Streaming music encourages detachment from the music; ownership encourages investment. When you flit around from one album, one song to another, you experience the music as mere entertainment. But when you own music, you’ve invested money in your purchase, which causes you to invest time in it as well. Instead of seeing the music is ephemeral, it enters your life, and you listen to it to see how it can change your life.
You may not like the music you’ve bought enough for it to become important to you; you may never listen to it more than a couple of times. But you may like it well enough that you listen to it frequently, and it may become a touchstone in your life. You can refer back to it easily: either by flipping through your shelves of CDs, or LPs, or by scrolling through your iTunes library, looking at what you listen to most, or what you’ve listened to recently, or just looking at what’s there, allowing each album, each artist’s name, each album cover, to elicit memories. With streaming, you don’t have that history of what you listened to, what you’ve invested your time in. So an album you listen to today may be forgotten in a year’s time.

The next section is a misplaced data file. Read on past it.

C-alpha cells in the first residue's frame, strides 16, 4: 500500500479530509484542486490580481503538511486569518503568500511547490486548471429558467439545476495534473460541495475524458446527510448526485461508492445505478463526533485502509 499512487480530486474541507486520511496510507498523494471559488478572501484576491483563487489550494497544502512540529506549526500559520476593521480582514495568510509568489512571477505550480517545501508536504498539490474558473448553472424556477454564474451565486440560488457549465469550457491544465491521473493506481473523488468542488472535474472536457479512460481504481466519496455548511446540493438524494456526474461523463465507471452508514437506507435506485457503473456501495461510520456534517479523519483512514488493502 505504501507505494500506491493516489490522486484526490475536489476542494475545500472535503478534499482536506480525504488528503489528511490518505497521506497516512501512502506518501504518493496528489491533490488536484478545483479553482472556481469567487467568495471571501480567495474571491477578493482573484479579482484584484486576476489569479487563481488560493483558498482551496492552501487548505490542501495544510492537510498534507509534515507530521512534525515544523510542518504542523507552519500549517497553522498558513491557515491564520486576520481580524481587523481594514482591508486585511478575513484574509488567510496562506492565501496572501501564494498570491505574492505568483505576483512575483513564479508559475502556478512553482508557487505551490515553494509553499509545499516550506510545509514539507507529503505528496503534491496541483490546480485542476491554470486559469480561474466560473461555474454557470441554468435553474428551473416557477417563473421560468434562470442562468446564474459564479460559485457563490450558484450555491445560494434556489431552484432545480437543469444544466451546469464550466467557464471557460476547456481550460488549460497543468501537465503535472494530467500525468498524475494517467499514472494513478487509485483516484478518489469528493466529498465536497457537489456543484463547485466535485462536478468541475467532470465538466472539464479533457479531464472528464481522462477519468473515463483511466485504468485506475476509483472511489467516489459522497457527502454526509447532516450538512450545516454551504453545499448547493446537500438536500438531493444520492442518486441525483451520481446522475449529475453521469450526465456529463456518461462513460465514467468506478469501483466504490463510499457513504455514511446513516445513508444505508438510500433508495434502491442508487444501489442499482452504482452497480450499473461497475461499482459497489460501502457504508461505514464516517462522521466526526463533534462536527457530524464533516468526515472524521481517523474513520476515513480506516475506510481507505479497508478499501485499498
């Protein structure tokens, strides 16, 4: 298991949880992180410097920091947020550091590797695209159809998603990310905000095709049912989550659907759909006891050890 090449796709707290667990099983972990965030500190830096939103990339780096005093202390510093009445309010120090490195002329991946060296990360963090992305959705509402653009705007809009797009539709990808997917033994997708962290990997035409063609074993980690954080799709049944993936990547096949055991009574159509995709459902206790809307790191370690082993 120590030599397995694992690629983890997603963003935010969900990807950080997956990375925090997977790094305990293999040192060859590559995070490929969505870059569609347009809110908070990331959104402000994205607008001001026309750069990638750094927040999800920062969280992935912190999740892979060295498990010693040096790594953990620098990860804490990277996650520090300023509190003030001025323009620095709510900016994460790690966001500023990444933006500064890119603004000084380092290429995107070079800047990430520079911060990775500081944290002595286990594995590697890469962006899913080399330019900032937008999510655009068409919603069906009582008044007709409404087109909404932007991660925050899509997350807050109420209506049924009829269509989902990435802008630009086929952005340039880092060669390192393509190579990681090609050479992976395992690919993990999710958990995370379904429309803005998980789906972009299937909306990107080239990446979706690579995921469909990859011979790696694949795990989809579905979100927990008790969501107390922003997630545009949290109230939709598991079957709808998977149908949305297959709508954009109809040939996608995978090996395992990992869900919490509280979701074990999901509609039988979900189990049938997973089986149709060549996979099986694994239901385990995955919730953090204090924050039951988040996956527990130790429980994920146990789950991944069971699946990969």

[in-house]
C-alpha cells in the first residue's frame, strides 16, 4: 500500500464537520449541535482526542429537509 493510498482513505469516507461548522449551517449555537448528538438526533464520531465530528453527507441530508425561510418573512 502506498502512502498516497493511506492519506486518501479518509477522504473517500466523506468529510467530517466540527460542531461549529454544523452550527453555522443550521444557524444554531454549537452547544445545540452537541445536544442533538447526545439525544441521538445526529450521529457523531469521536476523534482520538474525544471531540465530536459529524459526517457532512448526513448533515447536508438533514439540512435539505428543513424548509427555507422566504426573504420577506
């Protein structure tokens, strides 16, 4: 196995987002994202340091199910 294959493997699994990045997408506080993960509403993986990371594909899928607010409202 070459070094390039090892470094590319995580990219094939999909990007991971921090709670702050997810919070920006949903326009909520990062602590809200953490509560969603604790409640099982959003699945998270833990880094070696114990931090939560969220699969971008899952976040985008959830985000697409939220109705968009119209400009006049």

In the end, it all comes down to how important music is to your life. If music, for you, it’s just a soundtrack, just background music, then streaming music will provide you the variety that you might want. But if music is important to you, if it contains an essential life essence for you, then you need to own the music you listen to in order to get to its marrow.